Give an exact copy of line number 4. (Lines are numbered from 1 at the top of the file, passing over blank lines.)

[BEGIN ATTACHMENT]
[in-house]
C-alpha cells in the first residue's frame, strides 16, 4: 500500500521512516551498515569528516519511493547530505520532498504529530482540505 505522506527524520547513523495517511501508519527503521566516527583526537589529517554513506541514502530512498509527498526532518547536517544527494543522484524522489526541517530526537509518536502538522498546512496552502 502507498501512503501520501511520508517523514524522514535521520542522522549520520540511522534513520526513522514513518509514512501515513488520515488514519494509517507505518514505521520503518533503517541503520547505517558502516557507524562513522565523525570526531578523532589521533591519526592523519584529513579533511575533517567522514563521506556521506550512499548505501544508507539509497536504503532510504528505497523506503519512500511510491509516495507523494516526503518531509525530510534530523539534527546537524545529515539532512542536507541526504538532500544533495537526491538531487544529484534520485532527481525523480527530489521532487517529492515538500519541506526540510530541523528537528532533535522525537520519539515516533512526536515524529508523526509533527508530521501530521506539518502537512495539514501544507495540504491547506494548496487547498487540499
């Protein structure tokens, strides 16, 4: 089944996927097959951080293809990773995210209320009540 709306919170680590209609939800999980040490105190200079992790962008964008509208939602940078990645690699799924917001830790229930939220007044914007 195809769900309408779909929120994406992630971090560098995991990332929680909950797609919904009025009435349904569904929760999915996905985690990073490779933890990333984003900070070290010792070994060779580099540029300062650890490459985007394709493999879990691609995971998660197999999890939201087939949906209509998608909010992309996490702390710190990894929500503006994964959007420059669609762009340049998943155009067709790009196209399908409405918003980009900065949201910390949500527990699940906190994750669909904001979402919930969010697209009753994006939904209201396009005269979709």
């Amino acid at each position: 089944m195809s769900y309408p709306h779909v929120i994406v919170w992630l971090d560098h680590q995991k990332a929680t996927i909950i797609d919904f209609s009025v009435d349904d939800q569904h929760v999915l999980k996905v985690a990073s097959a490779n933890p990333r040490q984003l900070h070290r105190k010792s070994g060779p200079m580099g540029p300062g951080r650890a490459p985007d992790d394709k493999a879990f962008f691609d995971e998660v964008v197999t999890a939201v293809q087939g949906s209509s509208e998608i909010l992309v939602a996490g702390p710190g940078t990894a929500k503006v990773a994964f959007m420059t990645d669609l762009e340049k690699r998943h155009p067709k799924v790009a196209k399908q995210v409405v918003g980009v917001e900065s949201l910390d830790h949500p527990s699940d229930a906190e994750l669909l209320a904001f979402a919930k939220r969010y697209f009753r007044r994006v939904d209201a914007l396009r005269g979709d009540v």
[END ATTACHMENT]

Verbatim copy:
């Amino acid at each position: 089944m195809s769900y309408p709306h779909v929120i994406v919170w992630l971090d560098h680590q995991k990332a929680t996927i909950i797609d919904f209609s009025v009435d349904d939800q569904h929760v999915l999980k996905v985690a990073s097959a490779n933890p990333r040490q984003l900070h070290r105190k010792s070994g060779p200079m580099g540029p300062g951080r650890a490459p985007d992790d394709k493999a879990f962008f691609d995971e998660v964008v197999t999890a939201v293809q087939g949906s209509s509208e998608i909010l992309v939602a996490g702390p710190g940078t990894a929500k503006v990773a994964f959007m420059t990645d669609l762009e340049k690699r998943h155009p067709k799924v790009a196209k399908q995210v409405v918003g980009v917001e900065s949201l910390d830790h949500p527990s699940d229930a906190e994750l669909l209320a904001f979402a919930k939220r969010y697209f009753r007044r994006v939904d209201a914007l396009r005269g979709d009540v």